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Oral Histories

The SFA oral history program documents life stories from the American South. Collecting these stories, we honor the people whose labor defines the region.


Barbara Pope

Born in 1924, Joe Pope was the oldest of ten children. His family moved from Alabama to the Rosedale area in the 1930s. Joe held different jobs over the years, but in the 1970s, after a friend shared a recipe with him, he began selling hot tamales. It is said that the friend, John Hooks, got the recipe from a Mexican migrant sometime in the 1930s. A side-job at first, Joe’s Hot Tamale Place, also known as The White Front Café, became so popular that Joe made it a full-time business when he retired from his day job. Joe passed away in December of 2004, but his youngest sister, Barbara Pope, is still making his famous tamales. Barbara worked by her brother’s side for seven years, helping to fill and roll the tamales by hand. Today, Barbara, her sisters, and their ninety-seven year-old mother, Emma, can be found at the White Front, cooking and selling the same hot tamales that Joe made famous.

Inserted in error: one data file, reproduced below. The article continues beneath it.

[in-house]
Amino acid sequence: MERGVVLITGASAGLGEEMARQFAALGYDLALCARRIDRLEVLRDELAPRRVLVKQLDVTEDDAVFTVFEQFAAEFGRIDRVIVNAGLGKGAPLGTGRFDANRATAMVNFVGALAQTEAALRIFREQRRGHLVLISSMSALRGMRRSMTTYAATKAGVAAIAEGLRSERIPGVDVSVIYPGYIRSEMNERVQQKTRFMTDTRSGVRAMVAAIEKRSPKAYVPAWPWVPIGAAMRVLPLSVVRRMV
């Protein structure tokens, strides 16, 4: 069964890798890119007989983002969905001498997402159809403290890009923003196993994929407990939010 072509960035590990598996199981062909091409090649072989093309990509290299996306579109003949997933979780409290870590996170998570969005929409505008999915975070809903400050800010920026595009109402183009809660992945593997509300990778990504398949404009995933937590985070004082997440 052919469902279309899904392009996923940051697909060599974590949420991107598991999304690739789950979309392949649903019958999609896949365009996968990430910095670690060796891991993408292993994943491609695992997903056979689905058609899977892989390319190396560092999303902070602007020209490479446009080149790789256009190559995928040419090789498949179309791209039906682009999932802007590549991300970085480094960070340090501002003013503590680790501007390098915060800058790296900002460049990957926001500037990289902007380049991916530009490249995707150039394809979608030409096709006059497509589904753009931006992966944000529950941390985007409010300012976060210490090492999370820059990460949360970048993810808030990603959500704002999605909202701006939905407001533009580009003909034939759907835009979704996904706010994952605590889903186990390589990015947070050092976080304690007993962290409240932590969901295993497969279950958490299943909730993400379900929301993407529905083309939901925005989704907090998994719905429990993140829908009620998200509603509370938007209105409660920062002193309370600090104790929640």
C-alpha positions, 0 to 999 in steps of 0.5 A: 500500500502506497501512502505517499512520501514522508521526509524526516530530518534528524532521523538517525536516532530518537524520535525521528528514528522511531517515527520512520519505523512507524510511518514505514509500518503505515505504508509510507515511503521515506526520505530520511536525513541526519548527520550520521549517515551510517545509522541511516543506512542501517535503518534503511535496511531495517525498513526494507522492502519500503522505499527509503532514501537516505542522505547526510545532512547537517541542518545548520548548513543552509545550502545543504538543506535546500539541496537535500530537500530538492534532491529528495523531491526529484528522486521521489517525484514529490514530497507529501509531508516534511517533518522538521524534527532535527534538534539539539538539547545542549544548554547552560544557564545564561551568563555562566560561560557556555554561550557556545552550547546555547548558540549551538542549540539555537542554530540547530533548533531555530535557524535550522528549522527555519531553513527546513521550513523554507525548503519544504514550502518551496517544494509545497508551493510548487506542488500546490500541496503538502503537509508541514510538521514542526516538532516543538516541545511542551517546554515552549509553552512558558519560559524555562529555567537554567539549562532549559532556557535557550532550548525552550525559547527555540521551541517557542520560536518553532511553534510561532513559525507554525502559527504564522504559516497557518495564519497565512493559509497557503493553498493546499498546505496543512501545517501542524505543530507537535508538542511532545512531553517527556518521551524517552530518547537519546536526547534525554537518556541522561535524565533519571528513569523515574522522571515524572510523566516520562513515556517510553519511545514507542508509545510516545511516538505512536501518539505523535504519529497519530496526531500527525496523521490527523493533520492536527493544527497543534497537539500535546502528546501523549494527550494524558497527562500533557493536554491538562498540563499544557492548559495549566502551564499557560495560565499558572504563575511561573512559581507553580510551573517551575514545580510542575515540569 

Date of interview:
2005-07-21 00:00

Amy C. Evans

Amy C. Evans

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The Southern Foodways Alliance drives a more progressive future by leading conversations that challenge existing constructs, shape perspectives, and foster meaningful discussions. We reconsider the past with research, scrutiny, and documentation.


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